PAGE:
|The first excerpt represents the past or something you must release, and is drawn from The Republic by Plato:
Then an evil soul must necessarily be an evil ruler and superintendent, and
the good soul a good ruler?
And we have admitted that justice is the excellence of the soul, and
injustice the defect of the soul?
That has been admitted.
Then the just soul and the just man will live well, and the unjust man will
That is what your argument proves.
|The second excerpt represents the present or the deciding factor of the moment, and is drawn from The Time Machine by H. G. Wells:
with both hands, and went off with a thud. The laboratory got
hazy and went dark. Mrs. Watchett came in and walked, apparently
without seeing me, towards the garden door. I suppose it took
her a minute or so to traverse the place, but to me she seemed to
shoot across the room like a rocket. I pressed the lever over to
its extreme position. The night came like the turning out of a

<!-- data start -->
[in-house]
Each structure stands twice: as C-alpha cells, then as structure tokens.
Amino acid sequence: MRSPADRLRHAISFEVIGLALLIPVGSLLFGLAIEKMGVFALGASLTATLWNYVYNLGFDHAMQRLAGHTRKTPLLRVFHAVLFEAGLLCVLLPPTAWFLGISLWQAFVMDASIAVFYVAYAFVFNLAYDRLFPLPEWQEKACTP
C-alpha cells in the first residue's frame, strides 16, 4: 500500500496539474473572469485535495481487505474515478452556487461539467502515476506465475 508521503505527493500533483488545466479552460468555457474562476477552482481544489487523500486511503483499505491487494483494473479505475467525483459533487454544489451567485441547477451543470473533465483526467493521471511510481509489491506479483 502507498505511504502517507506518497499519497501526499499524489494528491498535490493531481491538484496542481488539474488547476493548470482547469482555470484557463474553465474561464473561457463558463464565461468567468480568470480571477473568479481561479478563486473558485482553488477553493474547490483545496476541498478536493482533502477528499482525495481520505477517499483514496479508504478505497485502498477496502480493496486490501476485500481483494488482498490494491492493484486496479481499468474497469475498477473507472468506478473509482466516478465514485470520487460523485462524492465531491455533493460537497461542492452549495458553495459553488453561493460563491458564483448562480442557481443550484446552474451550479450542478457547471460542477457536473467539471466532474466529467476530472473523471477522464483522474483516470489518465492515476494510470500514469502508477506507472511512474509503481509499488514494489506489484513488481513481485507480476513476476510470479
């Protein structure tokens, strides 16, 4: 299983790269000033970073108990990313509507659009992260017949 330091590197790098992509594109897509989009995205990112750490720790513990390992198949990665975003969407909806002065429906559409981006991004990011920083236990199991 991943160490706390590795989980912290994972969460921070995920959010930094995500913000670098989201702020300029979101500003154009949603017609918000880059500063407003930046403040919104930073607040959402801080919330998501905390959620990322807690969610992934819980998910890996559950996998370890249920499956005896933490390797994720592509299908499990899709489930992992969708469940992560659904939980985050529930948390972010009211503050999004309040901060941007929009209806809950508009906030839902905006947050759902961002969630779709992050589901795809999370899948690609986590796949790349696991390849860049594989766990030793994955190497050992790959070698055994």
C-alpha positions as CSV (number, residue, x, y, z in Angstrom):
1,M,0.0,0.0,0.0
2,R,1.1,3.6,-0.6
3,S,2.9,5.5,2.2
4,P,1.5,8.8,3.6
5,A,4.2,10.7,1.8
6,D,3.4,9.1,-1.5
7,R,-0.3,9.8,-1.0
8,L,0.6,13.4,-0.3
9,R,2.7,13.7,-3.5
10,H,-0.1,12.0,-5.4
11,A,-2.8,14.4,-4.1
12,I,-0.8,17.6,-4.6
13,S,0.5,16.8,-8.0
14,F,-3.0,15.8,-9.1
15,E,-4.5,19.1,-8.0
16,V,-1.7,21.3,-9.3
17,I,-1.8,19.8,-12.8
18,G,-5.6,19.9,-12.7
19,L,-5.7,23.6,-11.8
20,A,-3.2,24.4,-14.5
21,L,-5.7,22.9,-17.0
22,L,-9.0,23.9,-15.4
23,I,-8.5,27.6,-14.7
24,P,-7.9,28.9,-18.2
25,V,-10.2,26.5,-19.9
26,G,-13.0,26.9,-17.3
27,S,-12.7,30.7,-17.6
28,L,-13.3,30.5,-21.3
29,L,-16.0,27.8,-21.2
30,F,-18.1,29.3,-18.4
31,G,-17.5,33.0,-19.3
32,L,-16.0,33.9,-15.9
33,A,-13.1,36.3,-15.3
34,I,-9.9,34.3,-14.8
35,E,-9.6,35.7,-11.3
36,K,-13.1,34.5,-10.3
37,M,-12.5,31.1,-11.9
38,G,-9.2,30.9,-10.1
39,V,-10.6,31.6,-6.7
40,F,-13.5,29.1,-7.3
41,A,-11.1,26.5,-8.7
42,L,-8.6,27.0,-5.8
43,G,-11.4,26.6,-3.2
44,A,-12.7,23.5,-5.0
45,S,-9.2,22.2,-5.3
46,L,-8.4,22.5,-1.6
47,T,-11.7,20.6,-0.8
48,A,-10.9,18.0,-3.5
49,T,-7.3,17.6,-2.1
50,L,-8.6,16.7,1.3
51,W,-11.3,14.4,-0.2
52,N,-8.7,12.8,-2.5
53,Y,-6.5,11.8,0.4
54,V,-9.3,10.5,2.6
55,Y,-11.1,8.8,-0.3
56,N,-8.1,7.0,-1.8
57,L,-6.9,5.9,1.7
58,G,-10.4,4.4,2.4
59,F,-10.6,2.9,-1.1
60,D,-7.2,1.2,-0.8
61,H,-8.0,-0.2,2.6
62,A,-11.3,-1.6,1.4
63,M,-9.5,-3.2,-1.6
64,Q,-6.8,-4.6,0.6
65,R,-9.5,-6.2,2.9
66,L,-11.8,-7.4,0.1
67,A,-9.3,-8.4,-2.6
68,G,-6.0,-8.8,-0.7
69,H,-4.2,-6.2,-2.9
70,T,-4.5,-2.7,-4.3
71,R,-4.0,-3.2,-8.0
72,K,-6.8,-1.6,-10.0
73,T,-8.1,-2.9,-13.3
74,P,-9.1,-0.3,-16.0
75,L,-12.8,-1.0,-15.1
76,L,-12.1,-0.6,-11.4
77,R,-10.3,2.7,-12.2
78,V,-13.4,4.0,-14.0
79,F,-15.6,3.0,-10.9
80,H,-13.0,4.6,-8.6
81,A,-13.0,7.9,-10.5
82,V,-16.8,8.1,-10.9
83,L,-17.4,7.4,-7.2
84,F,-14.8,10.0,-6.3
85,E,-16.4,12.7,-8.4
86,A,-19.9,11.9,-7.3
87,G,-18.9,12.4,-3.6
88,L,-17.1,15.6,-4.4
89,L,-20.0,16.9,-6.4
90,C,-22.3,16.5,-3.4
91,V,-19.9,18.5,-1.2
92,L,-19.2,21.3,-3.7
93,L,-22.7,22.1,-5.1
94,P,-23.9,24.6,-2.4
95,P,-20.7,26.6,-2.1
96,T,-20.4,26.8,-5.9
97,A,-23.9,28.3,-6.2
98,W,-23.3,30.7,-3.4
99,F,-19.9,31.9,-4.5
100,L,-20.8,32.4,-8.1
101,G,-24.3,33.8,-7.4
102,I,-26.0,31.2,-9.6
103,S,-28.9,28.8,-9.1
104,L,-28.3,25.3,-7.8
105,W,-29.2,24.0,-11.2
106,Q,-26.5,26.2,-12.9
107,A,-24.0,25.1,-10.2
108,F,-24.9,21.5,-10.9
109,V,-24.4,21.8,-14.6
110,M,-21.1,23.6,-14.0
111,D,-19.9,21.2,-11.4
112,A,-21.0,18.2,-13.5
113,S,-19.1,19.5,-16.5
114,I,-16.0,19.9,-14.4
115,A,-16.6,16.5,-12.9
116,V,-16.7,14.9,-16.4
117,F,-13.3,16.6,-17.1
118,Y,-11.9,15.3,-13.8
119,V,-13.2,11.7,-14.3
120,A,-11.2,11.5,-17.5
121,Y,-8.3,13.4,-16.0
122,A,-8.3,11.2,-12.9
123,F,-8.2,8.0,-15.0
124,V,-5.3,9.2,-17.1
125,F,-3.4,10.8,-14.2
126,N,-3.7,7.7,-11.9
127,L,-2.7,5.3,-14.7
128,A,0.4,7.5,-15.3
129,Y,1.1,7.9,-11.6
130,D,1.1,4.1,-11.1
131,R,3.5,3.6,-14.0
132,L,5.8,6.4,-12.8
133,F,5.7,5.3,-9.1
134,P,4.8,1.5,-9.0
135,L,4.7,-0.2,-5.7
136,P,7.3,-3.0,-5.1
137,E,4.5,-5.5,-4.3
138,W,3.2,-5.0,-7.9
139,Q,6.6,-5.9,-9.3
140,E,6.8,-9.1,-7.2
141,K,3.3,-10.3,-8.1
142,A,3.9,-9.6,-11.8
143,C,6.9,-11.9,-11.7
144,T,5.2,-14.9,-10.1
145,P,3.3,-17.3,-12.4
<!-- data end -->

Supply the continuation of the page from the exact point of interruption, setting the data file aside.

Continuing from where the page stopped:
lamp, and in another moment came to-morrow. The laboratory grew
faint and hazy, then fainter and ever fainter. To-morrow night
came black, then day again, night again, day again, faster and
faster still. An eddying murmur filled my ears, and a strange,
dumb confusedness descended on my mind.
The Time Machine
|The third excerpt represents the future or something you must embrace, and is drawn from The Duchesse de Langeais by Honore de Balzac:
"And how if, believing in your promises to me, I should
absolutely require it?"
"Oh! then you would prove that I made the greatest possible
mistake when I made you a promise of any kind; and I should beg
you to leave me in peace."
The General's face grew white; he was about to spring to her
side, when Mme de Langeais rang the bell, the maid appeared, and,
smiling with a mocking grace, the Duchess added, "Be so good as
to return when I am visible."
Then Montriveau felt the hardness of a woman as cold and keen as
a steel blade; she was crushing in her scorn. In one moment she